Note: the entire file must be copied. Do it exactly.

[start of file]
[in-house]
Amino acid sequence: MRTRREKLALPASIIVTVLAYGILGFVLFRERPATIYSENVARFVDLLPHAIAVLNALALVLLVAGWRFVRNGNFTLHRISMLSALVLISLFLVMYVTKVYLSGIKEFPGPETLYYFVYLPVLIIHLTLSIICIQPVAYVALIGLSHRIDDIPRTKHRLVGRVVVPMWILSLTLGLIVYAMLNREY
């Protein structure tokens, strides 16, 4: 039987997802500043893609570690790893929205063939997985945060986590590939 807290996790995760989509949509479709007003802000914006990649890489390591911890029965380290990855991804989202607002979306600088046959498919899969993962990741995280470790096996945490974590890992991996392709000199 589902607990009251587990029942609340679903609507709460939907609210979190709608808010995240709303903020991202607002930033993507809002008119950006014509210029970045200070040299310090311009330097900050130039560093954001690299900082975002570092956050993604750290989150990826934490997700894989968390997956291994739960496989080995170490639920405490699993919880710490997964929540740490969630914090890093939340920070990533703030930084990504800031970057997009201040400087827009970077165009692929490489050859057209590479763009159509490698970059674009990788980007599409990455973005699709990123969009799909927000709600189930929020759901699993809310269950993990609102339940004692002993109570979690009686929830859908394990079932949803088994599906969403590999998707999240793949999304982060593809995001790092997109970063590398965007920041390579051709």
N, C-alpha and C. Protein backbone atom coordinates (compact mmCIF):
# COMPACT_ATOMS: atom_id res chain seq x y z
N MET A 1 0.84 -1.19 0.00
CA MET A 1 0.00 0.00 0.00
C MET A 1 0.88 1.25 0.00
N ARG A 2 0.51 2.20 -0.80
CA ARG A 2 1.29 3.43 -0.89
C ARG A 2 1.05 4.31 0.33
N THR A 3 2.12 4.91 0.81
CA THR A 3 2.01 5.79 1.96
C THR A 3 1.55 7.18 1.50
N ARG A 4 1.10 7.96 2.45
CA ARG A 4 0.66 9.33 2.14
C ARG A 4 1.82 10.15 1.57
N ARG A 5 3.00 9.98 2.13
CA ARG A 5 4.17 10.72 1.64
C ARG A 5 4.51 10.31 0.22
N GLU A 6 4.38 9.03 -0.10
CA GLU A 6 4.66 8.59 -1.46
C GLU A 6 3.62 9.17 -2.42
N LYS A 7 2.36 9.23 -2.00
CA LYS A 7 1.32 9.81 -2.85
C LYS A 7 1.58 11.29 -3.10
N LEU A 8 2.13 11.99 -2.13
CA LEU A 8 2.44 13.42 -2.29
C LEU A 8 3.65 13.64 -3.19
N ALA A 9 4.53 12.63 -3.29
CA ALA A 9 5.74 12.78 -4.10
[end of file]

[in-house]
Amino acid sequence: MRTRREKLALPASIIVTVLAYGILGFVLFRERPATIYSENVARFVDLLPHAIAVLNALALVLLVAGWRFVRNGNFTLHRISMLSALVLISLFLVMYVTKVYLSGIKEFPGPETLYYFVYLPVLIIHLTLSIICIQPVAYVALIGLSHRIDDIPRTKHRLVGRVVVPMWILSLTLGLIVYAMLNREY
């Protein structure tokens, strides 16, 4: 039987997802500043893609570690790893929205063939997985945060986590590939 807290996790995760989509949509479709007003802000914006990649890489390591911890029965380290990855991804989202607002979306600088046959498919899969993962990741995280470790096996945490974590890992991996392709000199 589902607990009251587990029942609340679903609507709460939907609210979190709608808010995240709303903020991202607002930033993507809002008119950006014509210029970045200070040299310090311009330097900050130039560093954001690299900082975002570092956050993604750290989150990826934490997700894989968390997956291994739960496989080995170490639920405490699993919880710490997964929540740490969630914090890093939340920070990533703030930084990504800031970057997009201040400087827009970077165009692929490489050859057209590479763009159509490698970059674009990788980007599409990455973005699709990123969009799909927000709600189930929020759901699993809310269950993990609102339940004692002993109570979690009686929830859908394990079932949803088994599906969403590999998707999240793949999304982060593809995001790092997109970063590398965007920041390579051709």
N, C-alpha and C. Protein backbone atom coordinates (compact mmCIF):
# COMPACT_ATOMS: atom_id res chain seq x y z
N MET A 1 0.84 -1.19 0.00
CA MET A 1 0.00 0.00 0.00
C MET A 1 0.88 1.25 0.00
N ARG A 2 0.51 2.20 -0.80
CA ARG A 2 1.29 3.43 -0.89
C ARG A 2 1.05 4.31 0.33
N THR A 3 2.12 4.91 0.81
CA THR A 3 2.01 5.79 1.96
C THR A 3 1.55 7.18 1.50
N ARG A 4 1.10 7.96 2.45
CA ARG A 4 0.66 9.33 2.14
C ARG A 4 1.82 10.15 1.57
N ARG A 5 3.00 9.98 2.13
CA ARG A 5 4.17 10.72 1.64
C ARG A 5 4.51 10.31 0.22
N GLU A 6 4.38 9.03 -0.10
CA GLU A 6 4.66 8.59 -1.46
C GLU A 6 3.62 9.17 -2.42
N LYS A 7 2.36 9.23 -2.00
CA LYS A 7 1.32 9.81 -2.85
C LYS A 7 1.58 11.29 -3.10
N LEU A 8 2.13 11.99 -2.13
CA LEU A 8 2.44 13.42 -2.29
C LEU A 8 3.65 13.64 -3.19
N ALA A 9 4.53 12.63 -3.29
CA ALA A 9 5.74 12.78 -4.10